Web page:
• The Dude

            So you’re high and stupid. Got it.

          • milesfortis

            Embracing the mighty power of ‘and’. Good.

          • Intoler8

            Agreed on both about Looolz, aka Looozer! Can’t fix stupid. Moving along, nothing to see hear anymore.

          • Loolz

            You are free to refute the weakness of 5.56 from 10 inch barrels if I am stupid. More like you don’t like any critIcal comments about 5.56 and ars.

          • EC

            To back up your statement with some numbers…

            Muzzle Energy of 55 gr. 5.56 out of 10″ barrel- 836 ft-lbs
            Muzzle Energy of 124 gr. 9×19 out of 16″ barrel- 523 ft-lbs

            And for comparison purposes…

            Muzzle Energy of 55 gr. 5.56 out of 16″ barrel- 1,058 ft-lbs

            So by dropping those 6″ of barrel, it results in a ~21% decrease in muzzle energy. This drops to a level that is only 59.8% better than 9×19 out of a 16″ barrel.

            165 gr. .40SW out of a 16″ barrel can get up to 669 ft-lbs of energy, which means 5.56 only offers a ~25% improvement over a pistol cartridge.

            I think it’s for this reason why the French adopted the 9″ 7.62×39 CZ 806s… 7.62×39 retains velocity and energy much better than 5.56 from shorter barrels.

          • Loolz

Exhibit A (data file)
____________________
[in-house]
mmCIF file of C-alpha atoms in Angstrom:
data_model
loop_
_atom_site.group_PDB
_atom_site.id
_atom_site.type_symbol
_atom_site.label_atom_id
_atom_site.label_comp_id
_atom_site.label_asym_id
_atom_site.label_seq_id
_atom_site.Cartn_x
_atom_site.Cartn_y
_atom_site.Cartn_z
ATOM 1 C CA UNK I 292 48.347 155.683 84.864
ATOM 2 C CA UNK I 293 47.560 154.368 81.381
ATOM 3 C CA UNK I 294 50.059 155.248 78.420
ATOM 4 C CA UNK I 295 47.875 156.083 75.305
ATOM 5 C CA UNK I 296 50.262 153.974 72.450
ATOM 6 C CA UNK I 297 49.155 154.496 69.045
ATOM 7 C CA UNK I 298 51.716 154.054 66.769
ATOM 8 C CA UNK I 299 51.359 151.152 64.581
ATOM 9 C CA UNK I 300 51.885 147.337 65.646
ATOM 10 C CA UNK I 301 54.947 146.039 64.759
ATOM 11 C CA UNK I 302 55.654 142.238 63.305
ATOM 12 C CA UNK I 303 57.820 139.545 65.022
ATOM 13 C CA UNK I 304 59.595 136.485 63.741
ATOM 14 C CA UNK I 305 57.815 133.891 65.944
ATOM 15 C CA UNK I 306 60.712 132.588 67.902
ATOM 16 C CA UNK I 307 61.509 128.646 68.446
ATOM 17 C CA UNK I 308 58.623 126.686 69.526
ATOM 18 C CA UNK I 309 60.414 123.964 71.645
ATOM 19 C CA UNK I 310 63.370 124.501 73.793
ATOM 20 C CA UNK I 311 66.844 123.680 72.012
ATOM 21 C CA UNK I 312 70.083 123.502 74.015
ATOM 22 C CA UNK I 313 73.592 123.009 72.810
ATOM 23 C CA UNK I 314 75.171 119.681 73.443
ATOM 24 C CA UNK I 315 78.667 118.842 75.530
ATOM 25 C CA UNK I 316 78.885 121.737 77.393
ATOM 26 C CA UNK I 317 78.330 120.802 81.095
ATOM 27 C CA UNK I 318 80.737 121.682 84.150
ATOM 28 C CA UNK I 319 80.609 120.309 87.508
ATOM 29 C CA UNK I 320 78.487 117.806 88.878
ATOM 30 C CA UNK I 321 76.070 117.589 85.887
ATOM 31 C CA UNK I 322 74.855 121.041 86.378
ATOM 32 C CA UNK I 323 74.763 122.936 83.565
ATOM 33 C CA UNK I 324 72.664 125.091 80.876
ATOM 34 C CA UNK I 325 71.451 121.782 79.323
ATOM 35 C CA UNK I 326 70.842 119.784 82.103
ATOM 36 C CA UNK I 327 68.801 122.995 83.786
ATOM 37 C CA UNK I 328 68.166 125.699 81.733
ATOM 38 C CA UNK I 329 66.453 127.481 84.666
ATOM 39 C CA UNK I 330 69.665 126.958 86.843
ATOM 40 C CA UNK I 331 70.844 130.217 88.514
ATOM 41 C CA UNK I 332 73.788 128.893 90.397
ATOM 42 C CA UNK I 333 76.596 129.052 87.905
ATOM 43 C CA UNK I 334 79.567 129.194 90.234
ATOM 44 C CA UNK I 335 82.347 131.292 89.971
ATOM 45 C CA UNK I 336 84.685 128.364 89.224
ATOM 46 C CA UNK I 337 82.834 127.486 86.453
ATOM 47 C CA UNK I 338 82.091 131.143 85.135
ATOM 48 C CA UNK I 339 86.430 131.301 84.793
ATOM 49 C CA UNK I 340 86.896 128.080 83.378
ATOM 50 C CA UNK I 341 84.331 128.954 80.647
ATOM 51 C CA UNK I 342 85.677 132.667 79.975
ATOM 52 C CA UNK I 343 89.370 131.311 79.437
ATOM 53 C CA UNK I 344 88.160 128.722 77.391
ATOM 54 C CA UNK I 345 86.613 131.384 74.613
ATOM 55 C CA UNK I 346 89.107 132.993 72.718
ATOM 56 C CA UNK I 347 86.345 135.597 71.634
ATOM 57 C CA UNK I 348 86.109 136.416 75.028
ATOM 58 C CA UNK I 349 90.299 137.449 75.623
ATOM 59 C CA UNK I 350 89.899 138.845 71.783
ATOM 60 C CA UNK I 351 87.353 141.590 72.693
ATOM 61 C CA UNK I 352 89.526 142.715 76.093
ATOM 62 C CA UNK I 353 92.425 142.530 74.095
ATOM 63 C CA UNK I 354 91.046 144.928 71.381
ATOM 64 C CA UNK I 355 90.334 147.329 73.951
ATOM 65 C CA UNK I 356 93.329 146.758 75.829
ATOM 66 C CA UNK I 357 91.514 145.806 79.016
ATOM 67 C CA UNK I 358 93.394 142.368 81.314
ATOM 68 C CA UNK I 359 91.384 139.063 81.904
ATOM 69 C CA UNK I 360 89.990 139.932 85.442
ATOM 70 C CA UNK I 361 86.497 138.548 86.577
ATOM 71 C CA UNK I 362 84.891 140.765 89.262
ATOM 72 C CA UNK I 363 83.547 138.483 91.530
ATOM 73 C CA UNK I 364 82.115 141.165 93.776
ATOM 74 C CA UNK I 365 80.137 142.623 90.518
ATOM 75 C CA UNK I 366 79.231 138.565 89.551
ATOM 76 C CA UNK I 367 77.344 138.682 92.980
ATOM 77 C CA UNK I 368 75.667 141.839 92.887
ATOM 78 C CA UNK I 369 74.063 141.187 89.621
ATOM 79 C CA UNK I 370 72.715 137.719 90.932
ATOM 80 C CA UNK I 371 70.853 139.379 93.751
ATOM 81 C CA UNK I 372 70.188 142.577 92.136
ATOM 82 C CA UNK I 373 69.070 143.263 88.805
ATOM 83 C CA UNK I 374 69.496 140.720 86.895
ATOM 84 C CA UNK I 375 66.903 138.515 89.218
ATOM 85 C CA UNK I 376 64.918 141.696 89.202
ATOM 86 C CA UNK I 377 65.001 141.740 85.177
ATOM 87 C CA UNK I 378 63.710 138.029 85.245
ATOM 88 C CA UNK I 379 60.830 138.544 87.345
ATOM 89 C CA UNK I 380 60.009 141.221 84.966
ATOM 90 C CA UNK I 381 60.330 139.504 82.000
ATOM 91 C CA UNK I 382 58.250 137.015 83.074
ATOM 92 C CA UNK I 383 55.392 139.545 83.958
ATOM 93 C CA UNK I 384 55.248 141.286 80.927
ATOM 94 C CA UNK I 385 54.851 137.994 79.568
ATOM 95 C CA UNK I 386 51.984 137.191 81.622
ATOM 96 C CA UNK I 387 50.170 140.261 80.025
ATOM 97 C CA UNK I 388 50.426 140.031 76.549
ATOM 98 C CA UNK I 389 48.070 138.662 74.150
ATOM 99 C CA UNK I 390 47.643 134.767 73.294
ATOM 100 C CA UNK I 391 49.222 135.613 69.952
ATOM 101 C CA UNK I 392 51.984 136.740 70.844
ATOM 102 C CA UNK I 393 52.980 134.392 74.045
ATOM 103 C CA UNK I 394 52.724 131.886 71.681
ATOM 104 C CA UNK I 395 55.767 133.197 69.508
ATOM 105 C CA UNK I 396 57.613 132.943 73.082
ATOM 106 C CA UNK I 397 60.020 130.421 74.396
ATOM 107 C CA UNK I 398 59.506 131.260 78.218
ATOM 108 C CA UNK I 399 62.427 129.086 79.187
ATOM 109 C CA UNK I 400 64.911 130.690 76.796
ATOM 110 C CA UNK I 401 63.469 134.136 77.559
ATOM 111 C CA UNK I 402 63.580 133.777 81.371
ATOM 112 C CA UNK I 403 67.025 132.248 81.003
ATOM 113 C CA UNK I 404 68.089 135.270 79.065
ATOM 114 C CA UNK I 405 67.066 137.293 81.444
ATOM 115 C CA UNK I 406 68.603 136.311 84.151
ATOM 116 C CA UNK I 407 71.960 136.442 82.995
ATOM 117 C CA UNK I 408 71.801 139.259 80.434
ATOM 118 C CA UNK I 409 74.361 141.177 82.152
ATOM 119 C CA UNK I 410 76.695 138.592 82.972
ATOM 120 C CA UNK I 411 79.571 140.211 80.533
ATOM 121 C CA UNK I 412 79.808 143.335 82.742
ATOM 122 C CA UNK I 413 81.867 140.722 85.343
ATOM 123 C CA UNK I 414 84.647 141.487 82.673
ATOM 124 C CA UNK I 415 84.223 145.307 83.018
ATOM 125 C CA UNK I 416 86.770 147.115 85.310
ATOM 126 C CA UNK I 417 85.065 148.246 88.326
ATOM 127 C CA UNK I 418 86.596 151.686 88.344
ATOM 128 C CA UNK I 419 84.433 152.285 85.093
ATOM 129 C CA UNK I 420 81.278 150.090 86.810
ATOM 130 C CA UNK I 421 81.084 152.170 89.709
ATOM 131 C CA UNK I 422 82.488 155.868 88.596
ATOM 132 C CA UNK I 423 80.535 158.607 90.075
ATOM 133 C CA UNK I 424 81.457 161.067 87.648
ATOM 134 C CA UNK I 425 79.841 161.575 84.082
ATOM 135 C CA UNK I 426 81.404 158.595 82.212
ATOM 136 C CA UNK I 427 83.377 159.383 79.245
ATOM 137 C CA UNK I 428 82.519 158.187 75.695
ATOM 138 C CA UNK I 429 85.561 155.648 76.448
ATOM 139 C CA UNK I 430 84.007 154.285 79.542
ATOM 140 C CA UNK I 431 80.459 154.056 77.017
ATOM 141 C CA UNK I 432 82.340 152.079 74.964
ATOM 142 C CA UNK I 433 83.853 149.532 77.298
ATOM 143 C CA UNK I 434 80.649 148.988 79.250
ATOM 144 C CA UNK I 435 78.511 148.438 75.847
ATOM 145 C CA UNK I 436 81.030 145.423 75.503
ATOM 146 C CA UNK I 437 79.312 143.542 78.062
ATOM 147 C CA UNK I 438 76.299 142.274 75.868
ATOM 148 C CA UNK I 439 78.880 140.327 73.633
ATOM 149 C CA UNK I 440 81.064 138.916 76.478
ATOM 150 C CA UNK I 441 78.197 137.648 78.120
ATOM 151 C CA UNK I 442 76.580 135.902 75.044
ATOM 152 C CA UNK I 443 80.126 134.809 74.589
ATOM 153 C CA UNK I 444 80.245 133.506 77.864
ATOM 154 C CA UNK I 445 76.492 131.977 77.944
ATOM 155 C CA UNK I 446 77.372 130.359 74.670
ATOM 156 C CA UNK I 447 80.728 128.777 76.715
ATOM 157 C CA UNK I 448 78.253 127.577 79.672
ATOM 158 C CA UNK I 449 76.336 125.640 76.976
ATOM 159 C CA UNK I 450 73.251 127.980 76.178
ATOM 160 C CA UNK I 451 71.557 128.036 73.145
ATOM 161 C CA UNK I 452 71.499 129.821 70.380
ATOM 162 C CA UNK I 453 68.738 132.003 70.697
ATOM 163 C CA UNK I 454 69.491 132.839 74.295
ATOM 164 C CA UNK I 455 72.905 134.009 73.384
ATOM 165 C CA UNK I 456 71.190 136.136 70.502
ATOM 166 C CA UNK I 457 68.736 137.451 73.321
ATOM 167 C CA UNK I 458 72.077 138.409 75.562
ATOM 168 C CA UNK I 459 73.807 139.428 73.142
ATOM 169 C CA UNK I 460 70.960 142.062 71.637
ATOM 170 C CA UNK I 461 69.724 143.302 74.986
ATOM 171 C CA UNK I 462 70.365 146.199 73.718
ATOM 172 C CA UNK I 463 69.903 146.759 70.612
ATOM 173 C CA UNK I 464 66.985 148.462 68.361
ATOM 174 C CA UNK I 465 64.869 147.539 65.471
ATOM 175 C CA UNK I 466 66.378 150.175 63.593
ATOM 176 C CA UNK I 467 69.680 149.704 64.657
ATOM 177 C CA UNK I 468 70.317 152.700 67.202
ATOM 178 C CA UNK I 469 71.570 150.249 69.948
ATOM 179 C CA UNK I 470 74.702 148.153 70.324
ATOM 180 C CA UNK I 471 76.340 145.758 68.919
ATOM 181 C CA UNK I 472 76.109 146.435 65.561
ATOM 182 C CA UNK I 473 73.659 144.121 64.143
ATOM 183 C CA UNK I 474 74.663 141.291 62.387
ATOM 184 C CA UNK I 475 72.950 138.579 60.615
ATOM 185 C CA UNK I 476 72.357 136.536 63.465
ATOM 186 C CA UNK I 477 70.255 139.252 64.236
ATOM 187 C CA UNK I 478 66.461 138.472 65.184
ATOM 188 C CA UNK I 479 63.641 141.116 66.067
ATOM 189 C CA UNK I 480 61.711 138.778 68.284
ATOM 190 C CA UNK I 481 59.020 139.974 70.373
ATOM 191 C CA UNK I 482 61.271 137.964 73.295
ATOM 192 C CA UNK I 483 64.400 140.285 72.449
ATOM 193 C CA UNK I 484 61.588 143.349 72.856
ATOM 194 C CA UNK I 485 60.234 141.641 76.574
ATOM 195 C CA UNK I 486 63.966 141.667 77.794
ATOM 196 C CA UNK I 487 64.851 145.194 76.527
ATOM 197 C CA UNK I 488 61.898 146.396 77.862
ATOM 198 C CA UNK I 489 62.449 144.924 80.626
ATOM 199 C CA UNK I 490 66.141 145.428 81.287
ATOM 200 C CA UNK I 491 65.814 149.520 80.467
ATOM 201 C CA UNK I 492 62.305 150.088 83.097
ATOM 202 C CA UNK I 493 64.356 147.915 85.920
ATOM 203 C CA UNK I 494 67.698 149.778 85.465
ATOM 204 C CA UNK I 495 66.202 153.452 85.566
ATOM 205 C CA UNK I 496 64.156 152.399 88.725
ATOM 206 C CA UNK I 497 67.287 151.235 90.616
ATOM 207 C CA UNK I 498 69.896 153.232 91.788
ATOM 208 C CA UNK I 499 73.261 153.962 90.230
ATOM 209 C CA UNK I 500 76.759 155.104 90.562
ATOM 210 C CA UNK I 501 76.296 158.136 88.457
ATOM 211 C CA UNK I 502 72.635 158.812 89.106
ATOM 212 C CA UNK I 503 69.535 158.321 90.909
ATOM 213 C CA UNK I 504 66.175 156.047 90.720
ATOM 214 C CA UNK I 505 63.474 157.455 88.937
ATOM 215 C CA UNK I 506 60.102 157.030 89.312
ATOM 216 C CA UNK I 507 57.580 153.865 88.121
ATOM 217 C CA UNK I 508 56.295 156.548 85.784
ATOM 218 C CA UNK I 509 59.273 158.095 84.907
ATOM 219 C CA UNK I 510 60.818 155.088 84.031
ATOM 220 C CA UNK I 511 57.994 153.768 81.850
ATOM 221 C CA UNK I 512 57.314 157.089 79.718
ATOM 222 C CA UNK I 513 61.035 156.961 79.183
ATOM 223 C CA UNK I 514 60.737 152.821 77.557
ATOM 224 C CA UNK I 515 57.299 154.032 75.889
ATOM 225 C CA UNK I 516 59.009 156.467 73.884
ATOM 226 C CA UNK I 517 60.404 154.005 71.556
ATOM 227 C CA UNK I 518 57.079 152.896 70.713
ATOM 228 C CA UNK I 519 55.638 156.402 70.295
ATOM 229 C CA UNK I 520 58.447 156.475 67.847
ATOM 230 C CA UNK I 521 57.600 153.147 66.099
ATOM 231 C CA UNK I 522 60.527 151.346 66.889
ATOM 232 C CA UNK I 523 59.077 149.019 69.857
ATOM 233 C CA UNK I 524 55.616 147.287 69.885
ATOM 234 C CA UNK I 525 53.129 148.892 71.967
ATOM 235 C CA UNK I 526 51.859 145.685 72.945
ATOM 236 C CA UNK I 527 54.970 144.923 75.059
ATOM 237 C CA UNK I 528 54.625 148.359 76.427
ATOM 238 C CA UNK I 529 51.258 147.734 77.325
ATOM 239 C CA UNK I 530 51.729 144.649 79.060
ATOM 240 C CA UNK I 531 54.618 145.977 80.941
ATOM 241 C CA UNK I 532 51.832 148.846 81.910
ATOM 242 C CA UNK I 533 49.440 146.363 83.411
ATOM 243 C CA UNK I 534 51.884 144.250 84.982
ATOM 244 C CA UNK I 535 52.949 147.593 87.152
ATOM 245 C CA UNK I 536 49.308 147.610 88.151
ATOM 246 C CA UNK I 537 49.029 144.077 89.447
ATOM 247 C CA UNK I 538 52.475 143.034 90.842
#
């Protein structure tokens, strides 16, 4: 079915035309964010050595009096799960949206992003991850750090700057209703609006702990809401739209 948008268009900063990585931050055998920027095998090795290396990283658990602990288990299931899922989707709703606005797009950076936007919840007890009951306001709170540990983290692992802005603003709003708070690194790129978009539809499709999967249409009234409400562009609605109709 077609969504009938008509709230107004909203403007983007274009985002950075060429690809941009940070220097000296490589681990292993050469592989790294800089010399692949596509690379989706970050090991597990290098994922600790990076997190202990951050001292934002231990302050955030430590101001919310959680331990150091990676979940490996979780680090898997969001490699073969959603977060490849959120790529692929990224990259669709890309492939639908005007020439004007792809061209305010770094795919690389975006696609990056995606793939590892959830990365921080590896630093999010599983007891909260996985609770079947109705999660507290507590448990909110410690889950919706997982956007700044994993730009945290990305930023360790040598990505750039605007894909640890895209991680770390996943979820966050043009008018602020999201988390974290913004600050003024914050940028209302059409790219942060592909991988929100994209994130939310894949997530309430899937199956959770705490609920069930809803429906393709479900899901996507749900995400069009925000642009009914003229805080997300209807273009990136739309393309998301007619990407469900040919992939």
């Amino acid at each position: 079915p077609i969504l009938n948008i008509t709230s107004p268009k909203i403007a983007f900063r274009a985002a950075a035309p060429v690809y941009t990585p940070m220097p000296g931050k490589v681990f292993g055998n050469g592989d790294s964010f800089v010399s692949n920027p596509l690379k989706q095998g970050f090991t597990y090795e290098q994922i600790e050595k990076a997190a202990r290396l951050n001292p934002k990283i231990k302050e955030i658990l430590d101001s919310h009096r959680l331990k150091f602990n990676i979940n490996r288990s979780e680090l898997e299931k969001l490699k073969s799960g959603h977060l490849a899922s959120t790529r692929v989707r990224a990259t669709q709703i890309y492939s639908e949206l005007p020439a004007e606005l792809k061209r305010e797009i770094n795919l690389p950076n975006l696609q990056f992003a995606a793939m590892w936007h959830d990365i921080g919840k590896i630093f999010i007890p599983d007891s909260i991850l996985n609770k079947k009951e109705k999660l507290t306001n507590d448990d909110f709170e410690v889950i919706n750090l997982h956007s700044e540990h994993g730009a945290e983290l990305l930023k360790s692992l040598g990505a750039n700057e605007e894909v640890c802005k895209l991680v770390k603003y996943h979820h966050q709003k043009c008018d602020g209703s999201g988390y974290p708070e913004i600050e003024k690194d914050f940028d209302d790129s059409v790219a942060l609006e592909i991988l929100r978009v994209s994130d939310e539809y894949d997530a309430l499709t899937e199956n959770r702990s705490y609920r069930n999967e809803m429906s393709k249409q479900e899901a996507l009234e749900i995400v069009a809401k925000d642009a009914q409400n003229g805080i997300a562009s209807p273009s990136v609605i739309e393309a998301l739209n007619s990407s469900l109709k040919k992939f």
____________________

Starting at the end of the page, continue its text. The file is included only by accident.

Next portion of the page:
And if you bring in 9mm that is loaded long with slow powders like Hs6, 3n38, bluedot, and trueblue, like I load as carbine rounds, it gets even uglier for 5.56. Consider Uspsa major 9mm loada loaded with the above powders can sling 124 gr 9mm 1350 to nearly 1500 fps from a 5 inch barreled pistol. Couple that slow burni g powder advantage to a carbine and you just shyof 2000 fps 124 gr 9mm loads. 124 gr at 1750 is 843 ft- lbs. Totally do able in a carbine with carbine specd loads.

    • The_Champ

      I think chugging through 1000 rounds without cleaning and having zero malfunctions is actually a reasonable test and useful data point. That is more rounds than many reviewers bother shooting.

      Not every test can be a hard core, spec ops certified, 20,000 round endurance test with lots of mud and ice thrown in.

      That we expect quality modern firearms to easily eat through a thousand rounds without a hiccup really goes to show how far the designs/quality/materials have come. Much of my firearms interest is with old surplus guns and getting many of them to go through 1000 rounds without issues would be quite a feat.